A metaphor is a literary technique used to describe the subject by asserting that it is in some way similar to an otherwise unrelated object or idea
Different Types of Metaphor Questions
The following are a few of the most straightforward ways in which a metaphor-themed question might be posed on the GAMSAT:
- The passage describes something – which of the following would be the best metaphor for it?
- Which of the following, (A,B,C,D) taken from the passage, is an example of a metaphor?
- Why is X a poor metaphor for Y?
- Questions about literary techniques, for example:
1. “The boy was as fast as a shrew” (line 9), is an example of which of the following literary techniques?
- A Framing
- B Simile (this is actually the correct answer, see below)
- C Metaphor
- D Symbolism
Any other metaphor questions you might come across will likely just be less direct permutations of those above.
Spotting the use of a metaphor is usally pretty simple. They tend to jump out when an otherwise literal reading would seem strange. The trouble arises not in spotting the use of this literary technique, but in differentiating it from its closest allies – symbols and similes.
A symbol is a sign whose meaning is inferred from existing social or literary conventions. The meaning implied by a symbol is arbitrary – rarely connected in any way to its appearance or physicality.
White flag – surrender
Skull and cross-bones – piracy/pirates
Big red balloon – joy, parties (A symbol can connote multiple ideas.)
A metaphor is a way of describing one thing by likening it to something else which is unrelated. Although metaphors and symbols are distinctly different, symbols may be heavily involved in the construction of a metaphor. For example:
Two angry dogs were engrossed in a standoff. The terrier let out a fierce roar and, to my surprise, the collie, twice her size, quickly dipped his head and waved the white flag.
In the above example, the dog is not literally waving a white flag. The standalone symbol of the flag must be understood, however, in order to comprehend the metaphor.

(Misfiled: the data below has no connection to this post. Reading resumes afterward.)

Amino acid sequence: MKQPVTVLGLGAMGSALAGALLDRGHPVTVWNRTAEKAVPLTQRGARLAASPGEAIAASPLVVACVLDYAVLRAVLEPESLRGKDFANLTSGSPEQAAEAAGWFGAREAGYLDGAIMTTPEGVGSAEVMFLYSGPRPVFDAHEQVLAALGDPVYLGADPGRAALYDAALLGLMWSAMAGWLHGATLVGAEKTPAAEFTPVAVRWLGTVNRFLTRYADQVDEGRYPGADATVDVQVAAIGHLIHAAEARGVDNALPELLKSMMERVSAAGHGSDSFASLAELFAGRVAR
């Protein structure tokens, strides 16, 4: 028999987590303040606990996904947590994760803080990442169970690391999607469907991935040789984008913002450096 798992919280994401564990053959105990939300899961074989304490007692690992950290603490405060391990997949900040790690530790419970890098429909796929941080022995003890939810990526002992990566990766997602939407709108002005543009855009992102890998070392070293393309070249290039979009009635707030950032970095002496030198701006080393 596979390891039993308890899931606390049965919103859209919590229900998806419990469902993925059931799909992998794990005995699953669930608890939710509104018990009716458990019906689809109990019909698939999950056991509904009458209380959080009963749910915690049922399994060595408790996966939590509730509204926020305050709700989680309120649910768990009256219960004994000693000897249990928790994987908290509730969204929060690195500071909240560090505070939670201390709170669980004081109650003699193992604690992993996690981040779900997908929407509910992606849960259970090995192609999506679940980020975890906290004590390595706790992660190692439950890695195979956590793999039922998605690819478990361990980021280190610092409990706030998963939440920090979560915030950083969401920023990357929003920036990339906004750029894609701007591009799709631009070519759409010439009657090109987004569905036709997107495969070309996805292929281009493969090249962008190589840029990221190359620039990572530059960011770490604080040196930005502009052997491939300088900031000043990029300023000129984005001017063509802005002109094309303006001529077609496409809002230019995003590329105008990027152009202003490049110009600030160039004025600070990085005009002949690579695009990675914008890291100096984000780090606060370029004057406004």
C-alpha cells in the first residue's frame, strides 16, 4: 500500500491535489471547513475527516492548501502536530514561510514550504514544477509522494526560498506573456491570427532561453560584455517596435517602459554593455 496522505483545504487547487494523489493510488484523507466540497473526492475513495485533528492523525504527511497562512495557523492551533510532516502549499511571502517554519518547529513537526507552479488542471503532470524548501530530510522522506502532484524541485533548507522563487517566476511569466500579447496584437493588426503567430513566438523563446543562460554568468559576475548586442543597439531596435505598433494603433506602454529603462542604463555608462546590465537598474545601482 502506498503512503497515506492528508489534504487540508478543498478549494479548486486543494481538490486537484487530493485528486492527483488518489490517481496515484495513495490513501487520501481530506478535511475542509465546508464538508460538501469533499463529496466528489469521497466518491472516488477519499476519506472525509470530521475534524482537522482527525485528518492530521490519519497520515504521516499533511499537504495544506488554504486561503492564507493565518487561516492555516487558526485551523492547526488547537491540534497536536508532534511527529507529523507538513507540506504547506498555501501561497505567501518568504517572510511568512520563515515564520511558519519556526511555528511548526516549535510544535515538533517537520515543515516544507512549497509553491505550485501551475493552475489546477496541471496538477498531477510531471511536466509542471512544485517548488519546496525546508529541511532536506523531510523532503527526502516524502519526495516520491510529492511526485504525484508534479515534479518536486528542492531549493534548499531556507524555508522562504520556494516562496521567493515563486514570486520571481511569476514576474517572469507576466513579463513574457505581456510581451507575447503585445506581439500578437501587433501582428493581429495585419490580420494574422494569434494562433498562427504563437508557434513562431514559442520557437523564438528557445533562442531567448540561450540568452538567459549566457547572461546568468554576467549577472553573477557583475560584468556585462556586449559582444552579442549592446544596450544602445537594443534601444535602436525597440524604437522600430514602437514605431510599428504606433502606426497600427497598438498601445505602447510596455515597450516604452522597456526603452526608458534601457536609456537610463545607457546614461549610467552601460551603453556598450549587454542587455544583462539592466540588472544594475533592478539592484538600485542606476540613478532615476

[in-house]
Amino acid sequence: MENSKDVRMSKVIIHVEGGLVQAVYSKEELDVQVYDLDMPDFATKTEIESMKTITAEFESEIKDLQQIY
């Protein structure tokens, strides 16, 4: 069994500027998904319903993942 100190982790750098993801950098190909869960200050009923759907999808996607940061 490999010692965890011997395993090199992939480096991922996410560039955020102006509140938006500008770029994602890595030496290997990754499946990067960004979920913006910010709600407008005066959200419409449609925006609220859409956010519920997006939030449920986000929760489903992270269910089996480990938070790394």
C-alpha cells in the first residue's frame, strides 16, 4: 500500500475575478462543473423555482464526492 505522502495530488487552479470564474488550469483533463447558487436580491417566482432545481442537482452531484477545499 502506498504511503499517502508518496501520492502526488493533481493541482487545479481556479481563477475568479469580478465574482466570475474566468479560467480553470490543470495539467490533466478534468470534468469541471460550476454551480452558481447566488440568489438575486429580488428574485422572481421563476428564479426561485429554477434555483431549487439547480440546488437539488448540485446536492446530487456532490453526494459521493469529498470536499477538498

The difference between a simile and a metaphor is primarily grammatical. A simile states that X is like a Y, or that X is as __ as Y.
As stiff as a tree trunk.
Hung like a horse.
Waving the white flag like a Frenchman
In a metaphor, the use of ‘like’ or ‘as’ is not used.
There are two efficient ways to uncover the meaning of a metaphor
1) By Properties
The connection between metaphors and their subjects is centered on the properties which they share.
For example: John is an elephant.
Out of context, this could mean many things; he’s big, strong, clumsy, or maybe that he just has a great memory.
When assessing the validity of a metaphor for describing an idea, list the properties of each, then compare them.
Why is a falling line of dominoes a good metaphor for a car crash? Because the row of dominoes is causal, linear, destructive and sudden – and these are all the properties of a good car crash.
2) By Context
Some metaphors, no matter how extensively you consider their properties, seem to make utterly no sense. On the surface it seems like the writer is blindly mixing a multitude of insoluble ideas and then hoping for the best. In these situations you must disect the rest of the content of the passage. Figure out what the central idea of the passage is, and the metaphor’s intended meaning will make itself apparent.
The passage below is an extract from Seth Godin’s ‘Tribes’, entitled The Balloon Factory and the Unicorn. Use what you’ve learned about metaphors to answer the question that follows.
I’m not sure you’ve ever visited a balloon factory. Probably not.
The people who work in the balloon factory are timid. Afraid, even. They’re very concerned about pins, needles, and porcupines. They don’t like sudden changes in temperature. Sharp objects are a problem as well.
The balloon factory isn’t really a bad place to work if you rationalize a bit. It’s steady work, with a bit of a rush around New Year’s. The rest of the time it’s quiet and peaceful and not so scary. Except when the unicorns show up.
At first, the balloon factory folks shush the unicorn and warn him away. That often works. But sometimes, the unicorn ignores them and wanders into the factory anyway. That’s when everyone runs for cover. It’s amazingly easy for a unicorn to completely disrupt a balloon factory. That’s because the balloon factory is organized around a single idea, the idea of soft, quiet stability. The unicorn changes all that.
1. In the above passage, the unicorn is presented as a metaphor for which of the following?
- A The innovative new staff member
- B The clumsy delivery men
- C The aggressive balloon factory supervisor
- D The inconsiderate trainee